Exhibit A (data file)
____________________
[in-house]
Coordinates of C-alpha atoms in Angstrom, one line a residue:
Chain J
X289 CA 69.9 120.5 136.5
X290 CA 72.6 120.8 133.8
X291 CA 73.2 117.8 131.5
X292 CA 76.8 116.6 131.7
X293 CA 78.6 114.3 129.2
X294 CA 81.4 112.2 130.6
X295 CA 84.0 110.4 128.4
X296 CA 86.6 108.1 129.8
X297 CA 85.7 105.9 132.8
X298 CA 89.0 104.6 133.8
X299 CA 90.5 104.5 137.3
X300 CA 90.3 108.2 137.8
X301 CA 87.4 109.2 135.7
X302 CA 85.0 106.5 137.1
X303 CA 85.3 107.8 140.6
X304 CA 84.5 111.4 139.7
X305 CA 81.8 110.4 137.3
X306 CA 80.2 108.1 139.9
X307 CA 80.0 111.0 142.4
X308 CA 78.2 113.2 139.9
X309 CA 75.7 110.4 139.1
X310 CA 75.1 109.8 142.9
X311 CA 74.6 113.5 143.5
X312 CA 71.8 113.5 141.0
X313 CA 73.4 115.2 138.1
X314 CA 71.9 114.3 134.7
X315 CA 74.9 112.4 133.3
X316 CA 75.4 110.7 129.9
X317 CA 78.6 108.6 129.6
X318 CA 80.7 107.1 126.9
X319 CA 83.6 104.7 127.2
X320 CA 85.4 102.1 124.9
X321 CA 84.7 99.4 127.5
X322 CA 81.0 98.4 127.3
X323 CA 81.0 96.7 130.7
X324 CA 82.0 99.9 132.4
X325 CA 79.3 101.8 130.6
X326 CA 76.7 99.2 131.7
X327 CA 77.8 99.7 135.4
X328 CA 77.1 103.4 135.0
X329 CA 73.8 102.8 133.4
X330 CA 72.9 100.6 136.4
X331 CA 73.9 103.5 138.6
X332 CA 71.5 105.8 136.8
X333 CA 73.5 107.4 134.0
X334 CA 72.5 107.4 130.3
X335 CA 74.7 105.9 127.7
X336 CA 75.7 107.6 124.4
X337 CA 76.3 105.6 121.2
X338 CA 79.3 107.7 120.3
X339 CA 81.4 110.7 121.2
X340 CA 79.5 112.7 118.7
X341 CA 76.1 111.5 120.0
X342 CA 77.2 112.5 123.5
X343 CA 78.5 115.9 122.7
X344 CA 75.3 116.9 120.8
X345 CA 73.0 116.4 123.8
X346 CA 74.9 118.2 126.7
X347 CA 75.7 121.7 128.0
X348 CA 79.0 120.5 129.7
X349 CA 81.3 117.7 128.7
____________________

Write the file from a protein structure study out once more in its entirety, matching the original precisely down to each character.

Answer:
[in-house]
Coordinates of C-alpha atoms in Angstrom, one line a residue:
Chain J
X289 CA 69.9 120.5 136.5
X290 CA 72.6 120.8 133.8
X291 CA 73.2 117.8 131.5
X292 CA 76.8 116.6 131.7
X293 CA 78.6 114.3 129.2
X294 CA 81.4 112.2 130.6
X295 CA 84.0 110.4 128.4
X296 CA 86.6 108.1 129.8
X297 CA 85.7 105.9 132.8
X298 CA 89.0 104.6 133.8
X299 CA 90.5 104.5 137.3
X300 CA 90.3 108.2 137.8
X301 CA 87.4 109.2 135.7
X302 CA 85.0 106.5 137.1
X303 CA 85.3 107.8 140.6
X304 CA 84.5 111.4 139.7
X305 CA 81.8 110.4 137.3
X306 CA 80.2 108.1 139.9
X307 CA 80.0 111.0 142.4
X308 CA 78.2 113.2 139.9
X309 CA 75.7 110.4 139.1
X310 CA 75.1 109.8 142.9
X311 CA 74.6 113.5 143.5
X312 CA 71.8 113.5 141.0
X313 CA 73.4 115.2 138.1
X314 CA 71.9 114.3 134.7
X315 CA 74.9 112.4 133.3
X316 CA 75.4 110.7 129.9
X317 CA 78.6 108.6 129.6
X318 CA 80.7 107.1 126.9
X319 CA 83.6 104.7 127.2
X320 CA 85.4 102.1 124.9
X321 CA 84.7 99.4 127.5
X322 CA 81.0 98.4 127.3
X323 CA 81.0 96.7 130.7
X324 CA 82.0 99.9 132.4
X325 CA 79.3 101.8 130.6
X326 CA 76.7 99.2 131.7
X327 CA 77.8 99.7 135.4
X328 CA 77.1 103.4 135.0
X329 CA 73.8 102.8 133.4
X330 CA 72.9 100.6 136.4
X331 CA 73.9 103.5 138.6
X332 CA 71.5 105.8 136.8
X333 CA 73.5 107.4 134.0
X334 CA 72.5 107.4 130.3
X335 CA 74.7 105.9 127.7
X336 CA 75.7 107.6 124.4
X337 CA 76.3 105.6 121.2
X338 CA 79.3 107.7 120.3
X339 CA 81.4 110.7 121.2
X340 CA 79.5 112.7 118.7
X341 CA 76.1 111.5 120.0
X342 CA 77.2 112.5 123.5
X343 CA 78.5 115.9 122.7
X344 CA 75.3 116.9 120.8
X345 CA 73.0 116.4 123.8
X346 CA 74.9 118.2 126.7
X347 CA 75.7 121.7 128.0
X348 CA 79.0 120.5 129.7
X349 CA 81.3 117.7 128.7